“Selling Your Service Industry Skills” promotes value of service industry


Lauren Reid

The “Selling your Service Industry Skills” event took place on Jan. 25, and was presented by Career Services.

On Jan. 25, Oakland University Career Services hosted “Selling Your Service Industry Skills” — an event to promote the value of students’ service industry experiences. The event aimed to beat the stigma that jobs students may have in the service industry are not valuable on a resume or transferable to professional jobs.

Career Services invited employers who previously have worked in the service industry to discuss the benefits, and also gave students insight on how to highlight these service industry skillsets to employers.

“I think the concept that stuck out the most was that students need to be proud to put it on their resume,” Anne Holtvluwer, career consultant in Career Services, said. “You worked at this restaurant, and you learned so many skills. The things they learned ranged from customer service, multitasking, prioritizing, time management, selling, communication skills, leadership and the whole training bit.”

Leadership opportunities are abundant in service industry jobs. However, students may not realize all the skills they are gaining — especially leadership qualities when training people.

“People don’t realize those skills can’t be taught,” Holtvluwer said. “You have to learn them. The students [working] in these industries have learned invaluable skills, so that was the best part, I thought. We don’t even recognize how cool these jobs are.”

Employers shared what multidisciplinary skills they gained from their service industry experiences. These include: learning conversational skills, multitasking in a fast-paced environment, dealing with challenging customers, becoming efficient at time management and learning how to shake things off more easily.

There are plenty of misconceptions when it comes to students working in the service industry. The goal of this event was to give students an informed picture of the industry, and that its jobs are valuable and offer plenty of opportunities to enhance abilities.

“I definitely think it debunked myths because we had employers who have gone through the service industry themselves,” Emily Cutlip, career consultant in Career Services, said. “Not only were students hearing that from Career Services, but now they hear that from employers themselves. Specifically, employers who have gone through the service industry on their own career journey, so they could speak to it in a variety of ways.”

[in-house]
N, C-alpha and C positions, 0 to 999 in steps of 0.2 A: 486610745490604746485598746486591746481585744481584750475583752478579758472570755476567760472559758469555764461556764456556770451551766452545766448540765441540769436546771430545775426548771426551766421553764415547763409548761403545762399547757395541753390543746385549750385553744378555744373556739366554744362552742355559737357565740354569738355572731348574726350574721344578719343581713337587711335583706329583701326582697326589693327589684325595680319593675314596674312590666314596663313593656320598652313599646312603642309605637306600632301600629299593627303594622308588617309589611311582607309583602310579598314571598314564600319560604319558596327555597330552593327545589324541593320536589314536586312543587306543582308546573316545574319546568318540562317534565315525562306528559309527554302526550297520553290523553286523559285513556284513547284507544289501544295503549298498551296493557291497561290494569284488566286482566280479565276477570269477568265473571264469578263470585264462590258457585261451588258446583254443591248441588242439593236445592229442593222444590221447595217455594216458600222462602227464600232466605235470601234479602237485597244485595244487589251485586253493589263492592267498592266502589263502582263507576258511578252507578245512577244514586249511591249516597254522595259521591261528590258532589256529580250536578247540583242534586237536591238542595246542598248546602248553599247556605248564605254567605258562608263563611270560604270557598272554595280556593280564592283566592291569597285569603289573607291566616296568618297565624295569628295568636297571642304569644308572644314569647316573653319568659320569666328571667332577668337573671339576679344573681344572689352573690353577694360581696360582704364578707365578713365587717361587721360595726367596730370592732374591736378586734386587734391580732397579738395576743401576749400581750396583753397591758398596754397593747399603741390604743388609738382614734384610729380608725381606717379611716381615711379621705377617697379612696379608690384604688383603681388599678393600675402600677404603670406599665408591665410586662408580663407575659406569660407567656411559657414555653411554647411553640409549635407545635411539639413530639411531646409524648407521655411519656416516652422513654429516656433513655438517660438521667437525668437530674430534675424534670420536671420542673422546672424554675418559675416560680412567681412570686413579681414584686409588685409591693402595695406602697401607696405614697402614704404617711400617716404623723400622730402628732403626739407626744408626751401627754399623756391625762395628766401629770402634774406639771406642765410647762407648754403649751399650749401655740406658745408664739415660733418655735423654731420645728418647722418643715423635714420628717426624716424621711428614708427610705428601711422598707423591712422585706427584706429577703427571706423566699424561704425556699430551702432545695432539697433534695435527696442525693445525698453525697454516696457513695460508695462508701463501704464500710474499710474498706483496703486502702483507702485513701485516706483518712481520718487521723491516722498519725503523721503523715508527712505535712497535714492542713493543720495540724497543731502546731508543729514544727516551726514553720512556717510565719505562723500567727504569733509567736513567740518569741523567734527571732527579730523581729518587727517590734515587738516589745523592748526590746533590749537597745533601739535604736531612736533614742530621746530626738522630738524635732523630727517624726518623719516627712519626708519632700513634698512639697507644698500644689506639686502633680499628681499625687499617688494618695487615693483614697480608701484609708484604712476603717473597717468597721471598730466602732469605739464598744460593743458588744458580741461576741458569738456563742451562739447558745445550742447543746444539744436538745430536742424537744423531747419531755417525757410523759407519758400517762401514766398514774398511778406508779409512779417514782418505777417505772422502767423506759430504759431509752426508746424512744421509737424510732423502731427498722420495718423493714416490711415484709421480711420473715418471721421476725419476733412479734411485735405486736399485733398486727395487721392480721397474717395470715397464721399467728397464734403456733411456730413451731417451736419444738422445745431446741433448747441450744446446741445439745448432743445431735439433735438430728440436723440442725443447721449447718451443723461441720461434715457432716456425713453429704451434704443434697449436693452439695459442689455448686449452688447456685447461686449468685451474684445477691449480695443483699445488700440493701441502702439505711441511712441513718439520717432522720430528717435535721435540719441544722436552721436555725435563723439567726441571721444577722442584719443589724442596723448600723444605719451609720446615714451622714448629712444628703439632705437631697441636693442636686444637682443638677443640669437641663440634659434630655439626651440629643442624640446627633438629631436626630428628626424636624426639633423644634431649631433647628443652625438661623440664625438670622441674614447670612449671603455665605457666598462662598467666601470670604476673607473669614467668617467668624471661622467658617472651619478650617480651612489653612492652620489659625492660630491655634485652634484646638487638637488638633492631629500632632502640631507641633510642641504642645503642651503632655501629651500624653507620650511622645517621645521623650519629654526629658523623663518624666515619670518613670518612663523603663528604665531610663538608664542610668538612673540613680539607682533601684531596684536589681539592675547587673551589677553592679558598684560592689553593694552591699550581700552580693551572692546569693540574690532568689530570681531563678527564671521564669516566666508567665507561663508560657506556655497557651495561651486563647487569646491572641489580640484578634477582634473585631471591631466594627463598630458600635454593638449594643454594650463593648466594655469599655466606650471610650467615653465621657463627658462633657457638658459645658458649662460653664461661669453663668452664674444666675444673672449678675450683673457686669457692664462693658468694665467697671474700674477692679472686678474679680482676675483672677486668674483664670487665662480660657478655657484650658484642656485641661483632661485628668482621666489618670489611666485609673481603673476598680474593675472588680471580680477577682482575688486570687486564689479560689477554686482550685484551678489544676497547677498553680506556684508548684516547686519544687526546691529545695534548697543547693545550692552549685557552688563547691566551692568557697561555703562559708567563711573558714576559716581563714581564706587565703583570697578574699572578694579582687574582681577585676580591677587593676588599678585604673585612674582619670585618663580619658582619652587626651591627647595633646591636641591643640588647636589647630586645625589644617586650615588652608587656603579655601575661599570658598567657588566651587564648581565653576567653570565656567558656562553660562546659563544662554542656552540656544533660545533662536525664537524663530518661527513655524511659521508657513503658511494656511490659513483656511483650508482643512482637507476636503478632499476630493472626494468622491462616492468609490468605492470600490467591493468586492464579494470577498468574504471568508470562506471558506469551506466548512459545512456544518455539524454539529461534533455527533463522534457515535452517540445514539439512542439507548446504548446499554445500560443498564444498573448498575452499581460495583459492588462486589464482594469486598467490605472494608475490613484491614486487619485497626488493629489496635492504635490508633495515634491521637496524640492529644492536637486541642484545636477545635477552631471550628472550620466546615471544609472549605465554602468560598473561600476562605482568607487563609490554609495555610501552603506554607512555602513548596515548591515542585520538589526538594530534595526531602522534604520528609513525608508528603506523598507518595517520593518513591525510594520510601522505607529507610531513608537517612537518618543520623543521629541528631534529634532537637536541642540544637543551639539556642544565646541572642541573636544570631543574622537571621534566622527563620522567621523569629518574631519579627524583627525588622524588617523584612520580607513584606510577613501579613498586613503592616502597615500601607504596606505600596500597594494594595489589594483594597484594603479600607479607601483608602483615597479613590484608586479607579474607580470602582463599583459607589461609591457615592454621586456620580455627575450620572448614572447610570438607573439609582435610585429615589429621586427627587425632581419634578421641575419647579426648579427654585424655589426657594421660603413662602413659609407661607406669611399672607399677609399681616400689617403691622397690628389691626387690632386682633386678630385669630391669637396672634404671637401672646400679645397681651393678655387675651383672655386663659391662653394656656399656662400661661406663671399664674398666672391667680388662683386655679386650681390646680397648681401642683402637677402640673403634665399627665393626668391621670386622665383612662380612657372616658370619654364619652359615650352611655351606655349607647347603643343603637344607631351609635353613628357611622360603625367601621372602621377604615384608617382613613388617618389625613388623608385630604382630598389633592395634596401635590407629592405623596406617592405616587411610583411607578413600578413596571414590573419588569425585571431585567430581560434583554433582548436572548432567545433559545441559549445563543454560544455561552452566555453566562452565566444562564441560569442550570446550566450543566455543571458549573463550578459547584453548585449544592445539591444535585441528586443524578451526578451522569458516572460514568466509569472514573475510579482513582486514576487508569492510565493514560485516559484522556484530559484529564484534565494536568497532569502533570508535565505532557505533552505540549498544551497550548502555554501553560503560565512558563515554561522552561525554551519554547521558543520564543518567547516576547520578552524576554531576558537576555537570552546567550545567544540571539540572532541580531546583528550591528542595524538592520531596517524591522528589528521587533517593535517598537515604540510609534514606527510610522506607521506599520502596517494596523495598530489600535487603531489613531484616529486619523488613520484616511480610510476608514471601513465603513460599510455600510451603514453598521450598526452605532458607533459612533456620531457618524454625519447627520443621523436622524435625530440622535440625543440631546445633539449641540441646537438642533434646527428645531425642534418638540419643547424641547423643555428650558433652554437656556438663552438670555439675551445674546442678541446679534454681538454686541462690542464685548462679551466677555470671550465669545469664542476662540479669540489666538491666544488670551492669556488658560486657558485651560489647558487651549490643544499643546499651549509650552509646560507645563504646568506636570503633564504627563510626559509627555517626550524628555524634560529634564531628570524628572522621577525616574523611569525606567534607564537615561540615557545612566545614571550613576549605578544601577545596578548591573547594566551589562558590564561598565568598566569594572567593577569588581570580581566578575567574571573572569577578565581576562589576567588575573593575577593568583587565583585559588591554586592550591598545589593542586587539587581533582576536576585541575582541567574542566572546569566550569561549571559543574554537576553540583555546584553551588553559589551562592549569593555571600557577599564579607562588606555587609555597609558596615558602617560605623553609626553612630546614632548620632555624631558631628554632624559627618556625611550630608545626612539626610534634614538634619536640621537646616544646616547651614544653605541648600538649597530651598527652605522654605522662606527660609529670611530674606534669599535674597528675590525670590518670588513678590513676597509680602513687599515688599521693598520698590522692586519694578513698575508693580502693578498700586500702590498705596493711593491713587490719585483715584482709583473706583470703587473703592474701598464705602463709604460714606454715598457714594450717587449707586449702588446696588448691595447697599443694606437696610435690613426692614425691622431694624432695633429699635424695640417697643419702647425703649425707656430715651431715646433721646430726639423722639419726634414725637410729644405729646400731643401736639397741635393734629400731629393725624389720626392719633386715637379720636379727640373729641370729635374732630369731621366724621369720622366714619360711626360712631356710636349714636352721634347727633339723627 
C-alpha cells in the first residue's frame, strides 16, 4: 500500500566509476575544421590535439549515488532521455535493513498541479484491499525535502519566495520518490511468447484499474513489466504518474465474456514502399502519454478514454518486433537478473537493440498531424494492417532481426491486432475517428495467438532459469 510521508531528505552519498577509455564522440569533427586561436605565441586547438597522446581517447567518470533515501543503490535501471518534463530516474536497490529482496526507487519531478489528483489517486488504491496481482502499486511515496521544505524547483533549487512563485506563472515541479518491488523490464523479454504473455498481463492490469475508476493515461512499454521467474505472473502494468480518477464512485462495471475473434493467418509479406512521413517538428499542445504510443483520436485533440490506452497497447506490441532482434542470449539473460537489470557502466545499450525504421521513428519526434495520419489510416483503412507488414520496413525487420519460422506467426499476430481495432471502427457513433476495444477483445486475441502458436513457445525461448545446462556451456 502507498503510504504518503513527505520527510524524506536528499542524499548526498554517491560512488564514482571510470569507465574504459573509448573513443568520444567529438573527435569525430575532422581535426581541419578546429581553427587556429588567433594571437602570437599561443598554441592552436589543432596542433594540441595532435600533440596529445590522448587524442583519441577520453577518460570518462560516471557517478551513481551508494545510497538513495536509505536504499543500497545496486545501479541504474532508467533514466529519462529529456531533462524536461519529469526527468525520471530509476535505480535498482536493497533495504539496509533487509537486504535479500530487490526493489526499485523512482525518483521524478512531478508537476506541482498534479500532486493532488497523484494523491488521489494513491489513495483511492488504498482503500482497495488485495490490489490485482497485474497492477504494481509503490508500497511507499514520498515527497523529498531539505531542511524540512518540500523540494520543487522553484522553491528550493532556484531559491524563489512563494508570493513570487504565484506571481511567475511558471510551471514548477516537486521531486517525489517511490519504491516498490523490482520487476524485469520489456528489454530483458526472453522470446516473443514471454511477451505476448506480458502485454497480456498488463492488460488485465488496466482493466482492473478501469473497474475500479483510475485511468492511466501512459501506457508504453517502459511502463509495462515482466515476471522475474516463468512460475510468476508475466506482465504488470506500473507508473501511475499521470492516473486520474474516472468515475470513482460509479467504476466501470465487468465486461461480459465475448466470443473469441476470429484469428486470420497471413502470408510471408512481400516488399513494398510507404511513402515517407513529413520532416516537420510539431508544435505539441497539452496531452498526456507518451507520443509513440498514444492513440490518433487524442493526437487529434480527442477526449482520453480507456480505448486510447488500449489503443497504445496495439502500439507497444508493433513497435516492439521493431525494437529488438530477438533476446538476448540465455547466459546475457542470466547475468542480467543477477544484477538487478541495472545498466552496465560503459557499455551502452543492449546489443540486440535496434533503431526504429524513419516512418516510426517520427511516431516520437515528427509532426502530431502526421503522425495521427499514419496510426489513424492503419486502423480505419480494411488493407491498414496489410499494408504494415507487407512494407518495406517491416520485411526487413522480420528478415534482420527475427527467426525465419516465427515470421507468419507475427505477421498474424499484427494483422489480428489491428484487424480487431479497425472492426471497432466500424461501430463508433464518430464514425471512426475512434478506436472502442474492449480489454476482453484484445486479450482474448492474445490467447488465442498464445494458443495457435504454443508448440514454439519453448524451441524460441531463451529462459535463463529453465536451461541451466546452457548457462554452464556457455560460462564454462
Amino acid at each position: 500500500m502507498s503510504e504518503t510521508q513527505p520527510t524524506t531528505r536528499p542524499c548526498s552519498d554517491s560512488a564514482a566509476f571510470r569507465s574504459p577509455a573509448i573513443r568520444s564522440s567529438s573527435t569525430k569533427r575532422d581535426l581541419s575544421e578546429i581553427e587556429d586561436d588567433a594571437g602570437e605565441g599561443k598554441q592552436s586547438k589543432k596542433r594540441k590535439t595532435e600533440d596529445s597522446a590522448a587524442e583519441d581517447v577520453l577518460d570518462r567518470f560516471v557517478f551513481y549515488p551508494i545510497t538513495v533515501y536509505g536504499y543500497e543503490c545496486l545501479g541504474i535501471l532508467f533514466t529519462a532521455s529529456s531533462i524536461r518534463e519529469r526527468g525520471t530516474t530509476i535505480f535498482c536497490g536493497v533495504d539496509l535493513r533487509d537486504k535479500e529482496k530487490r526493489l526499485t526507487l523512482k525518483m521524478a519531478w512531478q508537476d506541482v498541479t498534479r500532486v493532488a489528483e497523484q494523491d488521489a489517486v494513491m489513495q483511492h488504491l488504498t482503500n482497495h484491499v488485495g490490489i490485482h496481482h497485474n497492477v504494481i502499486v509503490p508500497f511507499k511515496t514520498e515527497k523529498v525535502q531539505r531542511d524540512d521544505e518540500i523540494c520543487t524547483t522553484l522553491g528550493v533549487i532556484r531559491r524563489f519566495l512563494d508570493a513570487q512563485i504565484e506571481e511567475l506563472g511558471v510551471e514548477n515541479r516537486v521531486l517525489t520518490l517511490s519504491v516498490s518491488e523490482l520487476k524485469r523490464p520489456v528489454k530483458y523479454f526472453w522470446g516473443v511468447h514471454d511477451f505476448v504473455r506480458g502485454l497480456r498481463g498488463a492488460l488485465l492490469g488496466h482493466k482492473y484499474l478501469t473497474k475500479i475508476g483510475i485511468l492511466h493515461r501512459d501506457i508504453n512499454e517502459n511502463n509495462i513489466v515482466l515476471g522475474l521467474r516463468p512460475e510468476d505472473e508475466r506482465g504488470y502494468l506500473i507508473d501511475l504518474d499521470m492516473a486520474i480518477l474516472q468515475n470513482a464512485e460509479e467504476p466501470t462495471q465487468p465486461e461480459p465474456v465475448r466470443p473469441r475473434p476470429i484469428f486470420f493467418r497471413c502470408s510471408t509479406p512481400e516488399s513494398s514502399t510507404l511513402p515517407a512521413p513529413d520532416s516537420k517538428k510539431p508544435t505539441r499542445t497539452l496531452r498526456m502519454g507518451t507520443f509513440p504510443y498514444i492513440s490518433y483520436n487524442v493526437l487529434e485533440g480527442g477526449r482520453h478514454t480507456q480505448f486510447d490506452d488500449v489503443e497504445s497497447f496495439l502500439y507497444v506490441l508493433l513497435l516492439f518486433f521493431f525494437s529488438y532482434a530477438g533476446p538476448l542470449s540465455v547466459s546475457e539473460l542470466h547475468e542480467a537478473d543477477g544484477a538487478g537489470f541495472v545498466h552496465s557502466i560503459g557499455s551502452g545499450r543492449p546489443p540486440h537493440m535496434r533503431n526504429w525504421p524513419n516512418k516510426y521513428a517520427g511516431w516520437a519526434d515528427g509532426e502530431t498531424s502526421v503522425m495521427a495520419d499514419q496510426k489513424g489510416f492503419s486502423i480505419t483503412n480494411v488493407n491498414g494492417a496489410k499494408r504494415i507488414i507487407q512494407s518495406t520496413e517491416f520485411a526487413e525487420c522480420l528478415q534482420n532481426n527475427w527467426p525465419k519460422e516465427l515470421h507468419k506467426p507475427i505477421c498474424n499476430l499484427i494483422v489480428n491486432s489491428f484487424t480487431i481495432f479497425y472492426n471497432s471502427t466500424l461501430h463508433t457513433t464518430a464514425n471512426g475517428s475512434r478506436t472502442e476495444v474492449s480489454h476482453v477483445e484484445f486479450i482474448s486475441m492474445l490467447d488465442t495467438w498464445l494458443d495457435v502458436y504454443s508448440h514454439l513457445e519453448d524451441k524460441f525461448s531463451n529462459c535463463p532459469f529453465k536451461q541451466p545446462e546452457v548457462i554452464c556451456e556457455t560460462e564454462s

Cutlip hopes that students find value in the transferable skills they gained through the service industry, and have the confidence to talk about it.

“My hope is students gain confidence in their service industry background,” Cutlip said. “The service industry is something that I think a lot of students are initially ashamed of, or they feel like it doesn’t have any value. But my hope is students realize there’s so much value in these soft transferable skills that you gain in the service industry.”

Cutlip also shared there is a place for their skills, and a way to discuss those skills on a resume. It is valuable when students are able to sell the skills they have in interviews and mention them with recruiters.

“Again, things like communicating efficiently, working with difficult people, being able to work in teams, working under pressure,” Cutlip said. “I really feel like students walk away feeling the value of their skills and that there is a place for them. And there’s a way to talk about them on your resume. There’s a way to sell them in an interview. I think students walked away realizing it’s not something to shy away from when talking with a recruiter. It’s something you can celebrate and if you know how to speak to the skills you gained, it’s incredibly valuable.”

In service industry jobs, dealing with the public happens often, and according to Holtvluwer, communication is an important transferable skills.

“Probably the top for me would be communication,” Holtvluwer said. “They almost always deal with the public in one way or another. [With] that, you learn a lot, meet a lot of different people, and that’s priceless.”